Nicole Johnson responds to a commenter as to why she, as a woman, choses to write about masculinity.
This article is in response to a comment which was left on my recent article entitled, The Magnificent Appeal of Masculinity.
I want commenter M., and all women to know, that my intention behind writing The Magnificent Appeal of Masculinity was to my honor husband as a man, not to honor what he does for me as a woman.
The commenter had written: Sorry, but I was offended when the author called herself a girl, especially since she called her husband a man. Phrases like ‘man and girl’ demean women. I wanted the author to say that she is the luckiest WOMAN in the world. I wanted her to say that her husband rejoices in her feminine power – her super-logical creative mind, her amazingly strong, flexible body, her phenomenal resilience and determination. I want her husband to admire her strength and brilliance. And I want her husband to be a tender, nurturing homemaker who makes lots of career sacrifices so that she can be at the top of her field.
The Good Men Project celebrated masculinity this past week. As a contributing writer, I submitted an article honoring my husband’s masculinity. The other point of my article was to highlight the fact that if someone can not truly love and respect their partner’s type of womanhood or manhood, they are with the wrong romantic partner.
I especially enjoyed writing The Magnificent Appeal of Masculinity because I had a perfect platform to express the unconditional love and respect I have for my husband as a man, and as my life partner and best friend. Yes, in my opinion, I am truly the luckiest girl in the world.
I find it interesting that a blissfully happy wife can not celebrate her husband, and his masculinity, without having to contend with feminist fanfare. Let’s revisit M.’s comment. Marie, you state that you are offended by my use of the word “girl” in the second paragraph of The Magnificent Appeal of Masculinity. I’m sorry you are offended; however, when did everyone (both men and women) become so sensitive? Was my use of the word “woman” in the sixth paragraph not good enough?
I am a 37 year old woman. At times I feel like a girl, a lady, and a woman. I don’t always feel like a woman; there are times I experience life and love with girlish glee. When I vacillate between female subdivisions I do not feel like less of a woman. In fact, I love it!
The comment was presumptuous. No commenter has intimate knowledge of my marriage or my household. You’ll be happy to know that my husband rejoices in my feminine power everyday. He honors my mind, my body, my tenacity, my humor, my passion, my goals, and my words (and that’s the short list). My husband is incredibly nurturing; I never would have married him if he wasn’t. You may also be delighted to know that my husband does all of the cooking. I hope you will not be vexed to learn that I do all of the laundry and housekeeping.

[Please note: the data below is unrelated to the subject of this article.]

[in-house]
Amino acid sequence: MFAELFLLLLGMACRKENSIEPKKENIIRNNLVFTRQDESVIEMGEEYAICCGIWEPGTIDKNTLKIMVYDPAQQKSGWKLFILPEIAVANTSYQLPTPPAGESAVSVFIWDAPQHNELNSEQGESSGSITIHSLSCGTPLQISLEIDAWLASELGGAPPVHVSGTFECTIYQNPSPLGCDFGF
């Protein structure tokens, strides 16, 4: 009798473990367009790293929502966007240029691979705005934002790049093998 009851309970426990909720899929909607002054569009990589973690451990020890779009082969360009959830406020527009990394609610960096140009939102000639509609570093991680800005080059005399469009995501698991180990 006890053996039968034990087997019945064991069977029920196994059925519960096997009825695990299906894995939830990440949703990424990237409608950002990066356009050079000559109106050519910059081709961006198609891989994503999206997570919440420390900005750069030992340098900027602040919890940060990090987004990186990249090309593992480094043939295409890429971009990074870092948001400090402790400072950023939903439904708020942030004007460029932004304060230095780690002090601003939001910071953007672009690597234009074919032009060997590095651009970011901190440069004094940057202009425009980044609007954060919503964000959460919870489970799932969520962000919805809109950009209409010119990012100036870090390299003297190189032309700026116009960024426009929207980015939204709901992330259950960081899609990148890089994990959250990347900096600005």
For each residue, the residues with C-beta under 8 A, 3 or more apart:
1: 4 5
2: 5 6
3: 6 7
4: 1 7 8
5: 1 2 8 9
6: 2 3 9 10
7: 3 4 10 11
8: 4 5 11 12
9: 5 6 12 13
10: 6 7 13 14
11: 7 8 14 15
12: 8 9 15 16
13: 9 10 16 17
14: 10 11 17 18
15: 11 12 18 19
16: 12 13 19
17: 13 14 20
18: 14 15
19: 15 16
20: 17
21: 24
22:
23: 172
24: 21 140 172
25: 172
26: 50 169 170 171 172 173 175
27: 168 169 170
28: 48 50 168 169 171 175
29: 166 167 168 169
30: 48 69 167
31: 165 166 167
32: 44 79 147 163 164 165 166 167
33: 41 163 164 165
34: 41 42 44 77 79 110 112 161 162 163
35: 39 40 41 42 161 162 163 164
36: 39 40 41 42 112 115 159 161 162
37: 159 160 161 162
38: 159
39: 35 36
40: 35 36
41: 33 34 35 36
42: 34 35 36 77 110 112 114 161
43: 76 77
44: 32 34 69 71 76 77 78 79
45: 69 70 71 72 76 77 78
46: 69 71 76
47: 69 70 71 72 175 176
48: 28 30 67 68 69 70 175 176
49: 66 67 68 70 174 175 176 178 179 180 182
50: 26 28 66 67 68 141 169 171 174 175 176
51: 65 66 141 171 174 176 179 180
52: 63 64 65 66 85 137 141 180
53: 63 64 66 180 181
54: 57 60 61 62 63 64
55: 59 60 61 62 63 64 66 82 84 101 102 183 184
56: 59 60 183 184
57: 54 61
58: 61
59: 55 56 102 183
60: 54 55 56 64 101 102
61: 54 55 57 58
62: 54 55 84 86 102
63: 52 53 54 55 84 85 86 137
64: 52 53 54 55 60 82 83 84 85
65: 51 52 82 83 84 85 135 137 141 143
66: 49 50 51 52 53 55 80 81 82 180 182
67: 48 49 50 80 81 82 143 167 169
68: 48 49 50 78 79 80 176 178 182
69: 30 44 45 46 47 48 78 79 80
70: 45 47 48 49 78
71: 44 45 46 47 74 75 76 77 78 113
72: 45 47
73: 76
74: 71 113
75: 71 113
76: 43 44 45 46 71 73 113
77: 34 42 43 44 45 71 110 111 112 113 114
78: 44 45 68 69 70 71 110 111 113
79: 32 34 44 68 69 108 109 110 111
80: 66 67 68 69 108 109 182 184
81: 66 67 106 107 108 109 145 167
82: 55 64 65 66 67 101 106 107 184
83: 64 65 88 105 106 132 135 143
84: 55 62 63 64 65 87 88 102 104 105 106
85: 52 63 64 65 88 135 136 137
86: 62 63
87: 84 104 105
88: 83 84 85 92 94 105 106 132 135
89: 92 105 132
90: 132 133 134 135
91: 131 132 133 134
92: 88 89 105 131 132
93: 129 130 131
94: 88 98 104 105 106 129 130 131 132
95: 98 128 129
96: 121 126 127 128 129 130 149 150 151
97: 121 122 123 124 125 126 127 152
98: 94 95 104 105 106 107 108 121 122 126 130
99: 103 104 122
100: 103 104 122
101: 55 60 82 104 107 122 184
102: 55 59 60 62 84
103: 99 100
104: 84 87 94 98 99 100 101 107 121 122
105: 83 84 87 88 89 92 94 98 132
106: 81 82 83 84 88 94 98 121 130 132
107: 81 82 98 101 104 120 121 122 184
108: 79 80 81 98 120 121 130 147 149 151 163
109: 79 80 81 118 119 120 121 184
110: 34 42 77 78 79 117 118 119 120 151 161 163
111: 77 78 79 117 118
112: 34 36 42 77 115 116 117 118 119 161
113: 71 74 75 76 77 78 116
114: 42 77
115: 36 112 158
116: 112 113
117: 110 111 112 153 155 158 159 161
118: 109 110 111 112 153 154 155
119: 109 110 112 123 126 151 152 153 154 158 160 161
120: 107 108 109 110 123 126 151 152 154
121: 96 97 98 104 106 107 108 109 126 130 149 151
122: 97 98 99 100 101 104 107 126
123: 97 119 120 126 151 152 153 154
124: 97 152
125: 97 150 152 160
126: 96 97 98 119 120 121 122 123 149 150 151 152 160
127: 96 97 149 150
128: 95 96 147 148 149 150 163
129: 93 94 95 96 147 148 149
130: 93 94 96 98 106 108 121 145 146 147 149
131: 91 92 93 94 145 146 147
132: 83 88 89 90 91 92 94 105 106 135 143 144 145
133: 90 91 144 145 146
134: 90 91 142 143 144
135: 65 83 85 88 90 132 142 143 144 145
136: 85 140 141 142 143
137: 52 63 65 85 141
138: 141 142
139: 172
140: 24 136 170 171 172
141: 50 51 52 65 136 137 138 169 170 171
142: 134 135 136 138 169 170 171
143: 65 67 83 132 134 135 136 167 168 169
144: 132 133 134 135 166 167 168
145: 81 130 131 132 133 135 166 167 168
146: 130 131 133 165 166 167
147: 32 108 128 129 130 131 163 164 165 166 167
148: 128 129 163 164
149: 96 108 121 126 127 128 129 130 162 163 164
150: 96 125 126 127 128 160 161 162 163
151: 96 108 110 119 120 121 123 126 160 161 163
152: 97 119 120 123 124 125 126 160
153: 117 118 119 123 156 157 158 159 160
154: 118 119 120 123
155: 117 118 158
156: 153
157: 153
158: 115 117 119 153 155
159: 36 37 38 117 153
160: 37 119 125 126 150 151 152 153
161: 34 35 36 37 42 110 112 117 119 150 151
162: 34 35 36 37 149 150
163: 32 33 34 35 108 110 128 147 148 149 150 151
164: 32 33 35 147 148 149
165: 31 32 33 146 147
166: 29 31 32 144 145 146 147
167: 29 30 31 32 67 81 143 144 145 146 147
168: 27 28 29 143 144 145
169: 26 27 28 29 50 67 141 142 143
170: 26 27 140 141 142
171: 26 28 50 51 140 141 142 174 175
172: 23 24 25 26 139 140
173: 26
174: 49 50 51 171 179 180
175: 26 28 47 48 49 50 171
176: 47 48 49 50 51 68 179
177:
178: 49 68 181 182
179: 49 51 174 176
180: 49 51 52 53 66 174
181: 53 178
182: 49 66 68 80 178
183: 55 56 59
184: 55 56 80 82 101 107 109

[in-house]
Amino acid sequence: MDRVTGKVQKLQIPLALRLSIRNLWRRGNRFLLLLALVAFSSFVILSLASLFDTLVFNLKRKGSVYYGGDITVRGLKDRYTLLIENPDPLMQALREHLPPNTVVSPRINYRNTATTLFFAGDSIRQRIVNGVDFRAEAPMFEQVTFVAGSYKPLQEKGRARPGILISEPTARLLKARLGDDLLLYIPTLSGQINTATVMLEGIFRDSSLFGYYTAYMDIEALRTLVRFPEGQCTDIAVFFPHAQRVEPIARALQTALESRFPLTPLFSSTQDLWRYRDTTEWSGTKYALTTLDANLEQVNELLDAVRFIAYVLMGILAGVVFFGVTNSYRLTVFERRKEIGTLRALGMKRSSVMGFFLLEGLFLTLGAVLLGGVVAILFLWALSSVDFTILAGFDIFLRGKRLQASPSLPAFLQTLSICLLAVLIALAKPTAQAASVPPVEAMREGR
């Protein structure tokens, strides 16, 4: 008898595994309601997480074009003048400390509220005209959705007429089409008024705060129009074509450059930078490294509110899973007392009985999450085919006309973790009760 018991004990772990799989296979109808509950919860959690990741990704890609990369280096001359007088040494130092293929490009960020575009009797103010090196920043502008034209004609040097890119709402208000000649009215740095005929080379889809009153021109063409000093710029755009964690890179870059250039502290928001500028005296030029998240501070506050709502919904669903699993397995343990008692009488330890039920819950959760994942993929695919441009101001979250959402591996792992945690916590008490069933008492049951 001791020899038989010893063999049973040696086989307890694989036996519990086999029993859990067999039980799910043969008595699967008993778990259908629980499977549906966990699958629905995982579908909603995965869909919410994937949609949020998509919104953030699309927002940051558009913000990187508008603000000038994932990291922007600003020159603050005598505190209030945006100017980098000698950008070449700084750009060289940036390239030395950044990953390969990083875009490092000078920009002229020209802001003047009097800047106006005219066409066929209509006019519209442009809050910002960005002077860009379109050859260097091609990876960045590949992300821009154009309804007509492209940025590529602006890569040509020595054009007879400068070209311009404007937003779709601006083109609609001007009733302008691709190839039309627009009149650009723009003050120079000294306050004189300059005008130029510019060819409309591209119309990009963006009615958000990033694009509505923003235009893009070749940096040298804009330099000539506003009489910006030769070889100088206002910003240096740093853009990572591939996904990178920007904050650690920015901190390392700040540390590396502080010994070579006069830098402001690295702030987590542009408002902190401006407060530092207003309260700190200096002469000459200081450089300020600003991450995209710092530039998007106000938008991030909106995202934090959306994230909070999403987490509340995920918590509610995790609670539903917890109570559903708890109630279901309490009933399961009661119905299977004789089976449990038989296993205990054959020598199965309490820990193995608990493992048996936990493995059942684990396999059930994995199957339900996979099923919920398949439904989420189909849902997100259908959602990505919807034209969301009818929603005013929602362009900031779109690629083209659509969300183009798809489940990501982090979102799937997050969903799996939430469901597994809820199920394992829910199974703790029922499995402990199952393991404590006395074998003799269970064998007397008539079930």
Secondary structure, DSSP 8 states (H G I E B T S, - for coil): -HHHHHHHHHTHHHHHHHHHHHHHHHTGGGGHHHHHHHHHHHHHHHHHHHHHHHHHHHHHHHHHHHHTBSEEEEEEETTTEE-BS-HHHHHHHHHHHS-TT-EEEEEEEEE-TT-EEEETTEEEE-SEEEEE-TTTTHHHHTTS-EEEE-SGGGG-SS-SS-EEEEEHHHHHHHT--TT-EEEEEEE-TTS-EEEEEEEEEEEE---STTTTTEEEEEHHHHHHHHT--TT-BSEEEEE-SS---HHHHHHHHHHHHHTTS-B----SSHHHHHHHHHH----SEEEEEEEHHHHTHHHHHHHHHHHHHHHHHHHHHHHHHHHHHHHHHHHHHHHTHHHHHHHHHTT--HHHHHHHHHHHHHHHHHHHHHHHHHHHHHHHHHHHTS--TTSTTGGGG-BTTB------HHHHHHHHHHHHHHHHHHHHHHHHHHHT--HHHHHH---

This is The Good Men Project; we celebrate good men here. In fact, we perseverate about good men, and I think that’s fantastic! I love the fact that I have an opportunity as a writer and as a wife to repeatedly honor good men in today’s anti-men climate. For people who want to expound upon female goodness, I invite you to start The Good Women Project.
Good Men Project Co-Founder, Tom Matlack, started this website (and movement) to prove that all men are not Budweiser boozing buffoons. He also wants people to know that every man is not a thief, bully, rapist, murder, arsonist, pedophile, cheating husband, gang-banger, pick-up-artist, or dead-beat dad. Tom’s founding message and vision for his company is the reason why I write for The Good Men Project. I also write for this website because as a Dating and Relationship Coach, I want every woman in the dating marketplace to know that there are an infinite number of good men out there. I know. I have been married to a good man for 10 thrilling years.
I love being a woman. I love rejoicing in women’s glory. I love what the Feminist movement in the United States has done for women. I am a byproduct of that movement. I love paying homage to the women Suffragettes, the 19th Amendment, the National Organization of Women, Betty Freidan, Gloria Steinem, Erica Jong, Rebecca Walker, and every woman who has fought (and continues to fight) for female equality.
However, I will not personally kowtow to feminists. In today’s combative climate, I’ve seen overzealous feminists trying to cause a shift at The Good Men Project. I will not allow my words or my intentions to be hijacked by a hostile agenda. I will fight to preserve the original intention of The Good Men Project.
There is nothing wrong with women celebrating good men. I am not being disloyal to women or women’s progress because I praise men. I do not have to qualify my articles by using a reticent feminist undertone to appease women, simply because I am a woman.
I love my husband. I love men. I love celebrating good men. I want to continue to write for The Good Men Project about admirable men, and their beautiful manhood and masculinity. Consequently, I am not a bad woman for writing about good men.
photo: sarahreido / flickr